For the last century everyone from career advisers to nagging parents have been telling us that the best way to use our talents is to become a high achiever — an expert in a narrow field. But one of the surprising discoveries I made while writing my latest book, How to Find Fulfilling Work
, is that there is mounting evidence that this is neither a likely route to job satisfaction nor smart thinking in our current era of job insecurity.
Is being a specialist really the most effective way to use our talents? Of course the world needs skilled surgeons, and we can gain personal satisfaction and a feeling of pride from exercising our expertise. Yet the cost of being a top specialist or high achiever may be that we forgo the benefits of being a generalist or "wide achiever," which are to nurture the many sides of who we are and to use our multiplicity of talents.
Few career counselors today would advise you to be a wide achiever: they remain obsessed by the ideal of the specialist. But if you had gone to a careers fair during the Renaissance, you would have been told that becoming a specialist is an unlikely way to fulfill your human potential. Instead you would have been advised to find inspiration in wide achievers like Leonardo da Vinci, who in any one week might be painting a portrait for an artistic patron, designing some clever engineering device for a Milanese duke, and then doing some anatomy experiments on the weekend.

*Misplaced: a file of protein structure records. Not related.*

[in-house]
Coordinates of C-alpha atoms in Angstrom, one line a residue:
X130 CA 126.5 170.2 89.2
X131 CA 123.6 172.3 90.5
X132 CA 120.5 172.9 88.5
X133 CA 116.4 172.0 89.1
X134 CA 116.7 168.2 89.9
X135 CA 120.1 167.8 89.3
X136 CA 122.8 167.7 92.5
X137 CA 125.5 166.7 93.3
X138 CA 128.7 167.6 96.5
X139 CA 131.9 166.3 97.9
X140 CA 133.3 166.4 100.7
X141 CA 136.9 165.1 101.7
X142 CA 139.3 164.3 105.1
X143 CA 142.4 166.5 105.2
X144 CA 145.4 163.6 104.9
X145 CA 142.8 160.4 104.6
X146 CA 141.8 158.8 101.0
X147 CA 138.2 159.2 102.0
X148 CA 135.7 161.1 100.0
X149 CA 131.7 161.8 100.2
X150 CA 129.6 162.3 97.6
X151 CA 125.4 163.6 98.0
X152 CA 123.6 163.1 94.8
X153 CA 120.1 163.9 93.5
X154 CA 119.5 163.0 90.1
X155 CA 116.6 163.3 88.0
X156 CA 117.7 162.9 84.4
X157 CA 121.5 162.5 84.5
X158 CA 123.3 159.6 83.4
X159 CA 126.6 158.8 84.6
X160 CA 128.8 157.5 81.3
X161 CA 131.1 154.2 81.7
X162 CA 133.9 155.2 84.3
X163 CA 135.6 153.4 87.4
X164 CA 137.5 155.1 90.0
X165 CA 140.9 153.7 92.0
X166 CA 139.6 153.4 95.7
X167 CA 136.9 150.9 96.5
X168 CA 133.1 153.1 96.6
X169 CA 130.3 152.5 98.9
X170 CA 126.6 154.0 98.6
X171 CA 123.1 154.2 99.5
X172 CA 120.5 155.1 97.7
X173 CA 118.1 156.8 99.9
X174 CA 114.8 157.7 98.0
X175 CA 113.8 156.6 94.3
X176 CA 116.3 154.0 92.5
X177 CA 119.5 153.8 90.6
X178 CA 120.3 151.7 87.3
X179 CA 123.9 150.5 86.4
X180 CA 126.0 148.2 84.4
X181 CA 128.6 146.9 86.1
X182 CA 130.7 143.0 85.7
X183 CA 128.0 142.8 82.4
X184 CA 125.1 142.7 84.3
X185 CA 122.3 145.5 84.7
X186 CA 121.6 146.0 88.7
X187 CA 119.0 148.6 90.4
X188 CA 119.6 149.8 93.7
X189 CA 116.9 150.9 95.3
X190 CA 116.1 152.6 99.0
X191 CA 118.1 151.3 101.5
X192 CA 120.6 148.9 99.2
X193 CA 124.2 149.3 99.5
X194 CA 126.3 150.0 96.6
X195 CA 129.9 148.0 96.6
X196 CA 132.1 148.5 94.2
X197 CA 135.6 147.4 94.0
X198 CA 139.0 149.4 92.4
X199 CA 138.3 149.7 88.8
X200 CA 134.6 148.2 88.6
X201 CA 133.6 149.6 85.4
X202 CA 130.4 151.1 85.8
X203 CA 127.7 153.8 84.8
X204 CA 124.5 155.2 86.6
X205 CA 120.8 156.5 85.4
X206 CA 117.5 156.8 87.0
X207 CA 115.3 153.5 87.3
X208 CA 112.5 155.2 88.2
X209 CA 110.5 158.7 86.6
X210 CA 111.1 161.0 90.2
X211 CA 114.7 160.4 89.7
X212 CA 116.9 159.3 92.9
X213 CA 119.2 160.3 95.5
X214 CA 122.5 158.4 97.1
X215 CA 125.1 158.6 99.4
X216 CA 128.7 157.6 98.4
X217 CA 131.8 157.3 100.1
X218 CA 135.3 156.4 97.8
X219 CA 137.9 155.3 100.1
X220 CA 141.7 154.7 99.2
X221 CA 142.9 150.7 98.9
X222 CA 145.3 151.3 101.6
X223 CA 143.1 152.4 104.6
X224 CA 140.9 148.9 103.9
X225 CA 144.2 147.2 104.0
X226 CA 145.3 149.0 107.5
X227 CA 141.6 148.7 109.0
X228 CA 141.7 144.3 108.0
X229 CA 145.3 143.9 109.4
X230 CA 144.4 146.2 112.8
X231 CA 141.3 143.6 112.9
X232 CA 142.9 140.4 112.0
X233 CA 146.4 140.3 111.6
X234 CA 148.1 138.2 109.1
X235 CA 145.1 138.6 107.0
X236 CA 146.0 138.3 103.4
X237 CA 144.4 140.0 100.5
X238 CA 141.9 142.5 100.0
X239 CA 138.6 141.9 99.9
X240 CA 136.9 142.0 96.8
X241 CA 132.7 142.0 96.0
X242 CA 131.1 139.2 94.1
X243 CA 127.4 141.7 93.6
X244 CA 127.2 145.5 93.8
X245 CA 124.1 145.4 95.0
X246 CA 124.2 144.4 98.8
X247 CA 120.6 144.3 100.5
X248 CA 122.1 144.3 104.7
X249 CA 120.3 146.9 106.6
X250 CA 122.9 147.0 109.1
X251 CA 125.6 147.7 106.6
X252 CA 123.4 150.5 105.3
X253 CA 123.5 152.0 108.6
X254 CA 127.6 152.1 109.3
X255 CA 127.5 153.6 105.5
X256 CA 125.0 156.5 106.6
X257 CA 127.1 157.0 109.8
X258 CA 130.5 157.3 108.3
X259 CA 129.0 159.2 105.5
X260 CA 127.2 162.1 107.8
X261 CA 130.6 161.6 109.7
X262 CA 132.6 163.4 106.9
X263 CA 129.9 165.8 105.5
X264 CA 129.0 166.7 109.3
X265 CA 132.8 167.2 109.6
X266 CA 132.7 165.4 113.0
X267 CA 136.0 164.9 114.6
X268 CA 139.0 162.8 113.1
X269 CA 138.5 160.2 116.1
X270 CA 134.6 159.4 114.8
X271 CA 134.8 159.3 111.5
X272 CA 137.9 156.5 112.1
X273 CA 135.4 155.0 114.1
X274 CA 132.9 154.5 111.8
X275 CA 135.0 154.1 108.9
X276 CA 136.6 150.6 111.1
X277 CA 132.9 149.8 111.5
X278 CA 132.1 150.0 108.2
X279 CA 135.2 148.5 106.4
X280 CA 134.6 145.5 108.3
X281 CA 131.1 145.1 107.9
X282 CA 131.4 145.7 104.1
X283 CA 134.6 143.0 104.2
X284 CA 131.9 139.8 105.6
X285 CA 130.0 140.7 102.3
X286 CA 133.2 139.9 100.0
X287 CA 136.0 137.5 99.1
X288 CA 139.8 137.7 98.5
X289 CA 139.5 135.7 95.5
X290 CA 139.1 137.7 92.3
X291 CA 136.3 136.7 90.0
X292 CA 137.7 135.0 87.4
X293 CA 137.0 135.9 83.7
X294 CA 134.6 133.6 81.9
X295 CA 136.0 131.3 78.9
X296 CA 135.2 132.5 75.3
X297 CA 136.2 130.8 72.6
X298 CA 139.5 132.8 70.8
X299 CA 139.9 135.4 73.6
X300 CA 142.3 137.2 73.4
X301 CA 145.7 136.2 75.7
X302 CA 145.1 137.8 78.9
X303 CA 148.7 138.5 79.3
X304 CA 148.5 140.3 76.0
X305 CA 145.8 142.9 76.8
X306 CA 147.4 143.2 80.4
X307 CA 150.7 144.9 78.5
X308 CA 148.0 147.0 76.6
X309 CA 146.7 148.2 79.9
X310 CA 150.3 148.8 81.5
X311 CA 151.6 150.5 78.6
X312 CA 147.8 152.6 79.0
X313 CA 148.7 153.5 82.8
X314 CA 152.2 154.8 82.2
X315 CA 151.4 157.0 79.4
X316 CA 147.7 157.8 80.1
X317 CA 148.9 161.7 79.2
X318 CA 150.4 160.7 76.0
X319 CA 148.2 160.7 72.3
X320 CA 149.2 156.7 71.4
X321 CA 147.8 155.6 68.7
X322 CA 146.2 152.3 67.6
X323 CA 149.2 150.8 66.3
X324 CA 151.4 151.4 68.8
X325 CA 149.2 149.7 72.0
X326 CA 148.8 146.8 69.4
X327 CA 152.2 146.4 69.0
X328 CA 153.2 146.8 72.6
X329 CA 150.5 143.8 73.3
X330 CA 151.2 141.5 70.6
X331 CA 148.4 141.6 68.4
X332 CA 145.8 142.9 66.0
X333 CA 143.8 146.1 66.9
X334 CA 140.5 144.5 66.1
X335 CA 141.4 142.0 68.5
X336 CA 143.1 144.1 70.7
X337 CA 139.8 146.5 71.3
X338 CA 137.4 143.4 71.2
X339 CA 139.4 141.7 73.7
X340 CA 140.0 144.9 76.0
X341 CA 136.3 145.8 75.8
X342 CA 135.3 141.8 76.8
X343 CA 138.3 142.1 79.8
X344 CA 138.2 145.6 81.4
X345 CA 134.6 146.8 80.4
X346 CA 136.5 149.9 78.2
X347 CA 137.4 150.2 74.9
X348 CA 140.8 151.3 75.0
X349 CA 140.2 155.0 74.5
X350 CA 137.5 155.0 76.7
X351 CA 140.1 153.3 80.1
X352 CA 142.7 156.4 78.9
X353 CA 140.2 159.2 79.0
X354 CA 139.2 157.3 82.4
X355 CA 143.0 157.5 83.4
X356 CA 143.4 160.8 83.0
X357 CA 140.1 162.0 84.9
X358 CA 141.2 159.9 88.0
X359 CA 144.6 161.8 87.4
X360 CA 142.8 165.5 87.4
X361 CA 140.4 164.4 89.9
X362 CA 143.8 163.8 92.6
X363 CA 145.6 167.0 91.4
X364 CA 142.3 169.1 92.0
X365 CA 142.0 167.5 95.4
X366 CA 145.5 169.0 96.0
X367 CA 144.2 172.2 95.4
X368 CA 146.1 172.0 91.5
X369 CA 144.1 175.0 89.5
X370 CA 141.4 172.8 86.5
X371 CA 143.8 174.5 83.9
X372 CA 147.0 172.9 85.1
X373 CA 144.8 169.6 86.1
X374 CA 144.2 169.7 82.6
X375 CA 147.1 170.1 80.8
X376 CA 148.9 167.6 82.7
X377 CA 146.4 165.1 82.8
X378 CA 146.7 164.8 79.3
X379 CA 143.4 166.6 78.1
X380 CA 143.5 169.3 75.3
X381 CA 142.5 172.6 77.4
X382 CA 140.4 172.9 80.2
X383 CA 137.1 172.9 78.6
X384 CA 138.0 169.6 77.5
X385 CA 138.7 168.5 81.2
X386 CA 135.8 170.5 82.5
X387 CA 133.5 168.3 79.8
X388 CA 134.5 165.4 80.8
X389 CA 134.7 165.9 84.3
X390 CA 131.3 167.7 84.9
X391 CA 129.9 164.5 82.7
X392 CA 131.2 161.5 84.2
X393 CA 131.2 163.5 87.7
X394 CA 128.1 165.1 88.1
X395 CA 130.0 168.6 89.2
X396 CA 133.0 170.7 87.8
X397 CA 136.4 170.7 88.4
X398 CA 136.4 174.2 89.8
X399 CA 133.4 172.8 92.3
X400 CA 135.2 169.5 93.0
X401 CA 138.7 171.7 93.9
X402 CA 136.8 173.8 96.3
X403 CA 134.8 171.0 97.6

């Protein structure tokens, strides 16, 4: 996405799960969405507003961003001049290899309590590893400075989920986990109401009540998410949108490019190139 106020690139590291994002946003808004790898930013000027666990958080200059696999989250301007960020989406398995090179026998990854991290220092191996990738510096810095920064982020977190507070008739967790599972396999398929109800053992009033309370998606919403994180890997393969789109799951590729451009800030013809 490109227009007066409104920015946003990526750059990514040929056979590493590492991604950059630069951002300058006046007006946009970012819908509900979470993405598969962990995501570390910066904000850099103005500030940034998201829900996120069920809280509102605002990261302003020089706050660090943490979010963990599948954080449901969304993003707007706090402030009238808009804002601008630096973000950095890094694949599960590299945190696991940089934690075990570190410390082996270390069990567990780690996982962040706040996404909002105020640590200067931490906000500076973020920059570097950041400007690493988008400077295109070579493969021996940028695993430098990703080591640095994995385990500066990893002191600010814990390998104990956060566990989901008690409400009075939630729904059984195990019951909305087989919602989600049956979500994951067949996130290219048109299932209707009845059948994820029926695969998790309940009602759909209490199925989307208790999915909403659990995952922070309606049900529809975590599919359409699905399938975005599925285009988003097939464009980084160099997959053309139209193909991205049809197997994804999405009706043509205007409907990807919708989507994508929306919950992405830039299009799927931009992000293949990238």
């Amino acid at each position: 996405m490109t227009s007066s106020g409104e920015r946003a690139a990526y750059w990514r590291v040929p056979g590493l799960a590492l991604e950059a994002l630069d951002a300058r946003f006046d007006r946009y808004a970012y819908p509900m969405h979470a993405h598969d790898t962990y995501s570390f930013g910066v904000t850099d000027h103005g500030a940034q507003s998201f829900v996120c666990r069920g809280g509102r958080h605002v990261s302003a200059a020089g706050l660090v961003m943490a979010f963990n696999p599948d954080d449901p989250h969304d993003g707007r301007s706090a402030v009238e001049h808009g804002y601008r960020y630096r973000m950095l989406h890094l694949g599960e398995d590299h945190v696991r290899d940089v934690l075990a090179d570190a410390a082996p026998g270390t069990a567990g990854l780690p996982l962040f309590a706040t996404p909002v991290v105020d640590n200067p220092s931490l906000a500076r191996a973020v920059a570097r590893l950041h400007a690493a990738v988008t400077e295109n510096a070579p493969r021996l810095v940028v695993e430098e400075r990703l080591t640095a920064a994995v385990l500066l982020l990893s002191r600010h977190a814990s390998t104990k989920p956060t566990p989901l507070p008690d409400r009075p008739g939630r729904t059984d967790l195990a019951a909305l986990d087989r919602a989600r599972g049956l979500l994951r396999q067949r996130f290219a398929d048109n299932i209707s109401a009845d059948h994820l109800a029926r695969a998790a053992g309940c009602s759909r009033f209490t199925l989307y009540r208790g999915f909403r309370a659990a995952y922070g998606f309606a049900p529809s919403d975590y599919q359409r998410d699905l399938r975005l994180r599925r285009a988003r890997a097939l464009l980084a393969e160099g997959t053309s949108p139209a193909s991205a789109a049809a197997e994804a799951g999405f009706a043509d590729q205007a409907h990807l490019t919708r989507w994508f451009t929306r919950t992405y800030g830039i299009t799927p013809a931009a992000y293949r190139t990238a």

Leonardo was working part-time in several careers simultaneously — what today is called being a "portfolio worker." So you might be an economist three days a week, then spend the rest of your time as a freelance wedding photographer. Management thinker Charles Handy says this is not just a good way of spreading risk in an uncertain job market but an extraordinary opportunity made possible by the rise of more flexible working options like home-working: "For the first time in the human experience, we have a chance to shape our work to suit the way we live instead of our lives to fit our work. We would be mad to miss the chance."
We need to recognize that our culture of specialization conflicts with something most of us intuitively know but which career advisers are only beginning to understand: we each have multiple selves. According to career change expert Herminia Ibarra, "our working identity is not a hidden treasure waiting to be discovered at the core of our being — rather, it is made up of many possibilities, we are many selves."
So it is time to challenge the reverence for the specialist that has become the workplace norm. We all know that disparaging phrase "jack-of-all-trades and master of none." But the original Jack was probably a fantastically interesting and creative person who was far happier doing multiple jobs than his friends who were stuck in narrow careers. We need a more positive term to celebrate the Jacks (and Jills) of the world: welcome to the age of the wide achiever.
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